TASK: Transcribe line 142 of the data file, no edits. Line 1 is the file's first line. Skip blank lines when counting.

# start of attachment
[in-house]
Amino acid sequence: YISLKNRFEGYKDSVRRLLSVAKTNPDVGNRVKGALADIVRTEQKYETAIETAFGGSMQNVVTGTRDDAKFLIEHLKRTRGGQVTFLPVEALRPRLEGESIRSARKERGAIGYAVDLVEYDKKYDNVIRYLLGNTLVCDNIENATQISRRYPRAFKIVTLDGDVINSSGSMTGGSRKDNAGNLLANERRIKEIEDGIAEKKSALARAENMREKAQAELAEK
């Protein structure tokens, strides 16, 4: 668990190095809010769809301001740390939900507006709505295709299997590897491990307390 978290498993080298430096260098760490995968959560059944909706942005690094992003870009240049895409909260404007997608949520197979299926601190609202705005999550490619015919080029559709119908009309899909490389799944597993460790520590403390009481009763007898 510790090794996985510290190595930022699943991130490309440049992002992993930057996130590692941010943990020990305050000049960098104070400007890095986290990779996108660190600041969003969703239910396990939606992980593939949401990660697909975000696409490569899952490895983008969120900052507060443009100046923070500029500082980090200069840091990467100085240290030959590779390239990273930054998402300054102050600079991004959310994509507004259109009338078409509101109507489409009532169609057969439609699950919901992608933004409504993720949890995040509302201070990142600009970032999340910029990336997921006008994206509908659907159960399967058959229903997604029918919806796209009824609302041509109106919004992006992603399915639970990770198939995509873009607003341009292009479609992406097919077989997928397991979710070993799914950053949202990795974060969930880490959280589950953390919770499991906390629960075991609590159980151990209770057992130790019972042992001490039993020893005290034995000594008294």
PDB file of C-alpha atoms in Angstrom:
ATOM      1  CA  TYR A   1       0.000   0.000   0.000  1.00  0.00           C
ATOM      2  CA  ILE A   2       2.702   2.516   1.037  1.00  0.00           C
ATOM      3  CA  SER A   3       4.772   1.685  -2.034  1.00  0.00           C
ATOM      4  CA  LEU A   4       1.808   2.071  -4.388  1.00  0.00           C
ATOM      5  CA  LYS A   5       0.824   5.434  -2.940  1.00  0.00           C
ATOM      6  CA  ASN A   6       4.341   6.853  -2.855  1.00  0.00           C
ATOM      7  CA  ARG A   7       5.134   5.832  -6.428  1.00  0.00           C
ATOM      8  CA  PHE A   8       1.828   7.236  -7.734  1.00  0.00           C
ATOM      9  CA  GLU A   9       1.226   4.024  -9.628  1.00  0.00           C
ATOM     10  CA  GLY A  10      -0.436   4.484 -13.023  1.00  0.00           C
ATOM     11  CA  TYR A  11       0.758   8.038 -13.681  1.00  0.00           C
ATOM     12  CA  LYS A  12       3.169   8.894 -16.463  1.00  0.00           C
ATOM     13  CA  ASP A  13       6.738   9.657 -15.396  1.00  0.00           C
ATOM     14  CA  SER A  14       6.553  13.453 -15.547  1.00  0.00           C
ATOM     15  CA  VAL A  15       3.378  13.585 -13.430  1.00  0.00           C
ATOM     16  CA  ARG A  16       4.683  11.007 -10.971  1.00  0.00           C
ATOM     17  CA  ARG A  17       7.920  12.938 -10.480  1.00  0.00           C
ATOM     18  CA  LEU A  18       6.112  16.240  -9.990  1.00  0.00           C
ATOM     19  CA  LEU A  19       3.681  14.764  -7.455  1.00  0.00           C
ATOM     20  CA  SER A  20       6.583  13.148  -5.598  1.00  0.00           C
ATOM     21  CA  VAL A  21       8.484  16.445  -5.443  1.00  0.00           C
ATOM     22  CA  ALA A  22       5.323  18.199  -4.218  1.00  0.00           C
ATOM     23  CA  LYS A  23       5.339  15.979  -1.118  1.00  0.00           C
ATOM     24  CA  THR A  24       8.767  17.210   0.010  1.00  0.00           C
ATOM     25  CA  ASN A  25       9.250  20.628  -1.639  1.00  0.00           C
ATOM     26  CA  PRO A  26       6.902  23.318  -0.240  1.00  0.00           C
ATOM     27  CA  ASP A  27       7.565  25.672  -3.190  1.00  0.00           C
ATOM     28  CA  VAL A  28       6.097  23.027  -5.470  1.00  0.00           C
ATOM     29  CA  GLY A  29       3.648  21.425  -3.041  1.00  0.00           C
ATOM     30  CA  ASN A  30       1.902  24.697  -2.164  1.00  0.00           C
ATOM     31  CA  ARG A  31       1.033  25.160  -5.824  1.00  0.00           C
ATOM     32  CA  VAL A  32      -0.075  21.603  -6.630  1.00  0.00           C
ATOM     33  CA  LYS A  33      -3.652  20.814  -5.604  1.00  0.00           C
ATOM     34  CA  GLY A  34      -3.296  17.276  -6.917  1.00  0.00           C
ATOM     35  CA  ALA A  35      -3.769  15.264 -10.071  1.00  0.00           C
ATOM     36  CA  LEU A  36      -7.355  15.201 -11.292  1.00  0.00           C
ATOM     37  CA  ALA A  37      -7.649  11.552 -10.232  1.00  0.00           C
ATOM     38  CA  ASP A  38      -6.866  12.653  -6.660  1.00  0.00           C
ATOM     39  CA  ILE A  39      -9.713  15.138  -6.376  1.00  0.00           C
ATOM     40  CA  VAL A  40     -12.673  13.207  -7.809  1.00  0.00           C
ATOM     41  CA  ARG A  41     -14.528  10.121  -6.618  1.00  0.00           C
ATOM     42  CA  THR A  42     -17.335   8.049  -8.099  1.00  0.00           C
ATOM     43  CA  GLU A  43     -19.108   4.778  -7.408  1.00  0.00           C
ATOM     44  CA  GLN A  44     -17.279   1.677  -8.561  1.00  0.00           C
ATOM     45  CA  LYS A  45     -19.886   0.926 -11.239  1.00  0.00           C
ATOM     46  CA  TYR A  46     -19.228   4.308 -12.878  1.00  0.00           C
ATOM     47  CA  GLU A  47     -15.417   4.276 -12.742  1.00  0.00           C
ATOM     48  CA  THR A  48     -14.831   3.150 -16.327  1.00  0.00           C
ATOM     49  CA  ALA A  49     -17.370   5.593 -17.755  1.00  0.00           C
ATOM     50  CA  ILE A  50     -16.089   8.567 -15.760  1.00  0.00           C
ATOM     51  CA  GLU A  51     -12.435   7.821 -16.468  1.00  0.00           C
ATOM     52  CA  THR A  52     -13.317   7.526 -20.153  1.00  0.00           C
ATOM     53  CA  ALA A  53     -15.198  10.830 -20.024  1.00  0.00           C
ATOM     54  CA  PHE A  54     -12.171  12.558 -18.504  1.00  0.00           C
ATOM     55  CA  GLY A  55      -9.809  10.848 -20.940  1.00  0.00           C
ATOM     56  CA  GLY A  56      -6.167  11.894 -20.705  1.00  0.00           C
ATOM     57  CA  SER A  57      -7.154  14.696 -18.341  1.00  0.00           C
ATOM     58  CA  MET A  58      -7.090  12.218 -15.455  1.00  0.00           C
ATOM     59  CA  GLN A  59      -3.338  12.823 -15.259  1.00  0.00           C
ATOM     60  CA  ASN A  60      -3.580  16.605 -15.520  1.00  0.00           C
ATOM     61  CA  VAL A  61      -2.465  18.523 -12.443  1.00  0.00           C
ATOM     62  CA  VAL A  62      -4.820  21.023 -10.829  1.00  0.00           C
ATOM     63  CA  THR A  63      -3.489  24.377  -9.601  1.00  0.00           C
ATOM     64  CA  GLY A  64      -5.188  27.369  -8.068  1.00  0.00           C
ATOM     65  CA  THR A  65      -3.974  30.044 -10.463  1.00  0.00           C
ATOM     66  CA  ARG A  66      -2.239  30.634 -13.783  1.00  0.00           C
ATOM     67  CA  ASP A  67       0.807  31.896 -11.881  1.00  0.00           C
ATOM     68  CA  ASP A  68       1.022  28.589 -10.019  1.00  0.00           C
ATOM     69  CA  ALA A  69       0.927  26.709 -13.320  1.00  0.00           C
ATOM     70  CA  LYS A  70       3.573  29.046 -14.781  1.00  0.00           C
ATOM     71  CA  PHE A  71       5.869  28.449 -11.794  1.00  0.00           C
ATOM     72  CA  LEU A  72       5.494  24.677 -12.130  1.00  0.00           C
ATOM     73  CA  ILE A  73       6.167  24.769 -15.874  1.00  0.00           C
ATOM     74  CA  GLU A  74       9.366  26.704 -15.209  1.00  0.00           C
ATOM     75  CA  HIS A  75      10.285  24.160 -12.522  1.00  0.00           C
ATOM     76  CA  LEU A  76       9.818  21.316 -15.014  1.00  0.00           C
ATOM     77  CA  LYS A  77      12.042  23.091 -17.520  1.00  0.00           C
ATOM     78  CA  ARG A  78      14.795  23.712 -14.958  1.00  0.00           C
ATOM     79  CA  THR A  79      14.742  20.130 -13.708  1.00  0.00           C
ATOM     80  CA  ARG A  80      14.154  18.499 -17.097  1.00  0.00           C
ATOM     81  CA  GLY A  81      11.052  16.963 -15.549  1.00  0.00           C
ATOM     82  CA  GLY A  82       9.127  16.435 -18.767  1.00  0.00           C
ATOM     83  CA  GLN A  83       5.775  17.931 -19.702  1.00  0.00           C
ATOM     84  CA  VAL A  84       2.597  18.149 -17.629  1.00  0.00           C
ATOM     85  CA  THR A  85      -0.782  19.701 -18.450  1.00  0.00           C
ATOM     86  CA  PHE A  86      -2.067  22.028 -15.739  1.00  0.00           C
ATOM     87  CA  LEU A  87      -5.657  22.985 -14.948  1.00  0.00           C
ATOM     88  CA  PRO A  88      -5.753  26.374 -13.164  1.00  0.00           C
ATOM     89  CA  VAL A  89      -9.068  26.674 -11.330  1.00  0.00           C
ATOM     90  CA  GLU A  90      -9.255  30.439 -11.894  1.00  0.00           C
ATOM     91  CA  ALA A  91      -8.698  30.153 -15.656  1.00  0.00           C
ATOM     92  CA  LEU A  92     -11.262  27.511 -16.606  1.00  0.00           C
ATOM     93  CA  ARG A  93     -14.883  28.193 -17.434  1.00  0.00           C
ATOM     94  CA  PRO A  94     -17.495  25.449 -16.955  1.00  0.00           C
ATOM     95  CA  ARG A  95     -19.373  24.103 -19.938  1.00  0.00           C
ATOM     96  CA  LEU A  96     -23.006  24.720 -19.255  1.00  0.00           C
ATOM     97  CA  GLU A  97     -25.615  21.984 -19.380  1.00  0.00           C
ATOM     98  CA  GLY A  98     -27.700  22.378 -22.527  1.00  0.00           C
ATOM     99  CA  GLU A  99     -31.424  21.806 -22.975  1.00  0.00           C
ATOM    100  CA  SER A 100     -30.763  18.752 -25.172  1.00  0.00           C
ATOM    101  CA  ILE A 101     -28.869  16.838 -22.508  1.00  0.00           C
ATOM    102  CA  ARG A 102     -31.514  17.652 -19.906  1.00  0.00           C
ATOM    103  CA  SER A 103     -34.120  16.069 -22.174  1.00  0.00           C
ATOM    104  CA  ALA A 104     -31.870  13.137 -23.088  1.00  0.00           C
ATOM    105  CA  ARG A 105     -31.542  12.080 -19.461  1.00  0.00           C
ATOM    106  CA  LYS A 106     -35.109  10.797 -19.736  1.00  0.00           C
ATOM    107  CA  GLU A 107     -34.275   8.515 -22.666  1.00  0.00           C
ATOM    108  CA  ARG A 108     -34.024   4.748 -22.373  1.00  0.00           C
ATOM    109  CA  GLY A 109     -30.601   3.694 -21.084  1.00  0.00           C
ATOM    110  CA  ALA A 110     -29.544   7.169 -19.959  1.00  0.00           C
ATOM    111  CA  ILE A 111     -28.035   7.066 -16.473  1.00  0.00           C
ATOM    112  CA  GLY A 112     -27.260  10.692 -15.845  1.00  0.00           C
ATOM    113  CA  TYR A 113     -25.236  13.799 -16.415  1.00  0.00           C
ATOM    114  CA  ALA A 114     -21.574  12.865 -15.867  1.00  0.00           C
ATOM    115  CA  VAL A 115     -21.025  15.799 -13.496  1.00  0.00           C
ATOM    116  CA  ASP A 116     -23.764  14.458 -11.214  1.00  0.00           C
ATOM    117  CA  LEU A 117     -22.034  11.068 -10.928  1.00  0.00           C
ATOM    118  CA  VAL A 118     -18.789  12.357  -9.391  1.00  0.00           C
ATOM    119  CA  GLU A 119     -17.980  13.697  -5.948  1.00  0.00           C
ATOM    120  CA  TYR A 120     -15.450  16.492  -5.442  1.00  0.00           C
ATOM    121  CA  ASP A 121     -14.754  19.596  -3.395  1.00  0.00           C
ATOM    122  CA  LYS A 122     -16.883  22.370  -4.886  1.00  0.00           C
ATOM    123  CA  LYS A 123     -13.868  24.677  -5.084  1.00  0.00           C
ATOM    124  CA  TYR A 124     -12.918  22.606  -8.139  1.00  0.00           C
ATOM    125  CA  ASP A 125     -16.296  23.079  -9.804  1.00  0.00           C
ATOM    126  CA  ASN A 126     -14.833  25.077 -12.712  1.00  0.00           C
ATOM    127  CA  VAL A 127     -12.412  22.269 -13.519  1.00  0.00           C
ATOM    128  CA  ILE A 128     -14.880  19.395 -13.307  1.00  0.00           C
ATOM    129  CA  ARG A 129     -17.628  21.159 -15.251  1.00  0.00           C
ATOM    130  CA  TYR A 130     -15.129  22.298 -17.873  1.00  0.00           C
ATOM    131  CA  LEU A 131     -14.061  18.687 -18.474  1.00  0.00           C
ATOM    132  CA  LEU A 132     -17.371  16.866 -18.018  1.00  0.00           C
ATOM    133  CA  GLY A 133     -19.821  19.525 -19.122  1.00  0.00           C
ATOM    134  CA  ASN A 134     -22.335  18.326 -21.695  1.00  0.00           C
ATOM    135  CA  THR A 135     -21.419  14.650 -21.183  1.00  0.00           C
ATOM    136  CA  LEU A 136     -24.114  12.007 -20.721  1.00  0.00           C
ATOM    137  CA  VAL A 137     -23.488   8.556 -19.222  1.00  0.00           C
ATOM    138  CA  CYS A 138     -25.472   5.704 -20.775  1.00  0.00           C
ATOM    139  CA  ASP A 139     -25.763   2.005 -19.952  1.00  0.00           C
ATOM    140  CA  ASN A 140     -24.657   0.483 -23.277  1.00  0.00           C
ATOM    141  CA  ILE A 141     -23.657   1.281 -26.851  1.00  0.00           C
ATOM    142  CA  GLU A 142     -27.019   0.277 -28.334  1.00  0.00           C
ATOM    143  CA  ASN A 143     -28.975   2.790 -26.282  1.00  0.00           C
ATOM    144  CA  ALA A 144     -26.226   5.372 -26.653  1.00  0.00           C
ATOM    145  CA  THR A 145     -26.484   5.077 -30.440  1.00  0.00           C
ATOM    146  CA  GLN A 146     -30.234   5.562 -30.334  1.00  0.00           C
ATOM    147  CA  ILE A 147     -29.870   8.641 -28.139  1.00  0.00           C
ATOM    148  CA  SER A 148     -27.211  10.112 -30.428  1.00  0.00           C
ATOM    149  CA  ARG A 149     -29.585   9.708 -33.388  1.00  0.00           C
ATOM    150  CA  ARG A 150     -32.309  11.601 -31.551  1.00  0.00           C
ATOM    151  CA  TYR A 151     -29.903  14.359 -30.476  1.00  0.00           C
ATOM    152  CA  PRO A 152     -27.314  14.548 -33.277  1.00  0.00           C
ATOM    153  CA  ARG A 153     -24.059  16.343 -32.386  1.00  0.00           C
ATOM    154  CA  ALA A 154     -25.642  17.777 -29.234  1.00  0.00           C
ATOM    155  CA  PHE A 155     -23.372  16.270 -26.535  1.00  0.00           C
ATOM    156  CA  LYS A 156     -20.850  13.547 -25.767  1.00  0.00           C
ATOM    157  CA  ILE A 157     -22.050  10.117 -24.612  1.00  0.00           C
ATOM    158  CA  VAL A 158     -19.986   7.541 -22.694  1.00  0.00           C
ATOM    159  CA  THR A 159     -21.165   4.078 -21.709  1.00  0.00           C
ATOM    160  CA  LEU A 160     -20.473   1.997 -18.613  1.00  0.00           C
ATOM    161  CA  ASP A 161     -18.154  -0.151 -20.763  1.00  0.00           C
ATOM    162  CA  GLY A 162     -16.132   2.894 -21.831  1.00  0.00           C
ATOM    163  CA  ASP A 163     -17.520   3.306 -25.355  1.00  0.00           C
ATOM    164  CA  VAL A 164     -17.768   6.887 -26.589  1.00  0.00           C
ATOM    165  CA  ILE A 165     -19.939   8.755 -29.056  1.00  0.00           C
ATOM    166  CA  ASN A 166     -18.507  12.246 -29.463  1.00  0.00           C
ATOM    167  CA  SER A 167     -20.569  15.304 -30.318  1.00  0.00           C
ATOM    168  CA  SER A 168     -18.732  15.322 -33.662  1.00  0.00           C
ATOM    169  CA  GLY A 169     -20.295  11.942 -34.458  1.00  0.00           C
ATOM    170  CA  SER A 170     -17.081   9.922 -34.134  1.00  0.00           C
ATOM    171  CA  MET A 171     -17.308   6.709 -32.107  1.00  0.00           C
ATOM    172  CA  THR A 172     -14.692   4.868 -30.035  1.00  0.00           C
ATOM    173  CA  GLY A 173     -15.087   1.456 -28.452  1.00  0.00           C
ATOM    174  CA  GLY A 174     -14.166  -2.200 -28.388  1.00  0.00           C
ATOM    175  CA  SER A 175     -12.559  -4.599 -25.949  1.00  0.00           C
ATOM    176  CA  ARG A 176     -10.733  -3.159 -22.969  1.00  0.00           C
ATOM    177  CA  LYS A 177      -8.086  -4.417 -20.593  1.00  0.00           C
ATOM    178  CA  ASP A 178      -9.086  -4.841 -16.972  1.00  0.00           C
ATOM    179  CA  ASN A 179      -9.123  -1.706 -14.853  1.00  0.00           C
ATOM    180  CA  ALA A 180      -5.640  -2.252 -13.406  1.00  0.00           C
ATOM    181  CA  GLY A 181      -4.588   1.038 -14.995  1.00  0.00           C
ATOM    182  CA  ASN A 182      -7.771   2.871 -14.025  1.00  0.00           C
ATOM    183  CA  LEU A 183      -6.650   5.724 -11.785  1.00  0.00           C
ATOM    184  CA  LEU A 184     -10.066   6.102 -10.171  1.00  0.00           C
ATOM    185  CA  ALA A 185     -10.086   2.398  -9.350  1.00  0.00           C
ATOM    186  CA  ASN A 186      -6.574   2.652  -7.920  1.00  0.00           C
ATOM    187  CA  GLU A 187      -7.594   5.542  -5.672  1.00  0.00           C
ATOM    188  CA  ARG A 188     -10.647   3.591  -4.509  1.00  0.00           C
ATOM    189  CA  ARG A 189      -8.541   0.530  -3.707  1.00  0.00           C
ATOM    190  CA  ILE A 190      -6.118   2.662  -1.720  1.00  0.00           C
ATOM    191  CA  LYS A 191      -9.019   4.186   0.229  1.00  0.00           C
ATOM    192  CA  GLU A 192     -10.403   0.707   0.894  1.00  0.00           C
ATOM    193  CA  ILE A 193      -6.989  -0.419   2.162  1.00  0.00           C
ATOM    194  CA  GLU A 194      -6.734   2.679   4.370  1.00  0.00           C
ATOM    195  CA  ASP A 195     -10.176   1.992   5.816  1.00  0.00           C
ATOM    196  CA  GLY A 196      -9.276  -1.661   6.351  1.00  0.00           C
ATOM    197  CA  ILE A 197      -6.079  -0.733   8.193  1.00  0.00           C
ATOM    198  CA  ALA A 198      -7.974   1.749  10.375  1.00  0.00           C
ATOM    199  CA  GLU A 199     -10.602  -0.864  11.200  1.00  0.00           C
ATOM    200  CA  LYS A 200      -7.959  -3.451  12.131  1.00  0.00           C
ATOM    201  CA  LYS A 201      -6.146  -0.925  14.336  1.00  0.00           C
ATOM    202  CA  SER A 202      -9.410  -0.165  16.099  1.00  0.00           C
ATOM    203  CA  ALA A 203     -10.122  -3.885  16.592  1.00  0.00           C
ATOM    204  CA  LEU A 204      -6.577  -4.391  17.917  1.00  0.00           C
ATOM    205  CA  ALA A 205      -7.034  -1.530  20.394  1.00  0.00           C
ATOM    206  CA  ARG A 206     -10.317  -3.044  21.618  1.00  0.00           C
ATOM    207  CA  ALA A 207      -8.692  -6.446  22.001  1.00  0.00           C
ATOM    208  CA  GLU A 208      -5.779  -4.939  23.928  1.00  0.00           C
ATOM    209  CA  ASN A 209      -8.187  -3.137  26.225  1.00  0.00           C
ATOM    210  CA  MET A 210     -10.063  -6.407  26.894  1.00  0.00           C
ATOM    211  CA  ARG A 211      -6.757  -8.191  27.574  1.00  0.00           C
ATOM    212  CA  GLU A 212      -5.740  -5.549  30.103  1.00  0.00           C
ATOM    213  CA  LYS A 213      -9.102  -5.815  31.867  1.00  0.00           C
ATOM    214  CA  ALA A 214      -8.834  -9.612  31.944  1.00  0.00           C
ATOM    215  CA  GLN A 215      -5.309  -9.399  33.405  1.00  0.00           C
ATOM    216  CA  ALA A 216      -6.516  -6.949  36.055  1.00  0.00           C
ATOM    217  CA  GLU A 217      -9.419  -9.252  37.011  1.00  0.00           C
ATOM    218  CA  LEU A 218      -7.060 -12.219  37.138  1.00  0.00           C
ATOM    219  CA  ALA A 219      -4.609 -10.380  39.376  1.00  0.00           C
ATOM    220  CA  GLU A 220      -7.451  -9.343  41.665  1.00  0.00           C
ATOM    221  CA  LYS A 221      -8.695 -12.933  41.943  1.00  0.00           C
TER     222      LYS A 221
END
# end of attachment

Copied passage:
ATOM    138  CA  CYS A 138     -25.472   5.704 -20.775  1.00  0.00           C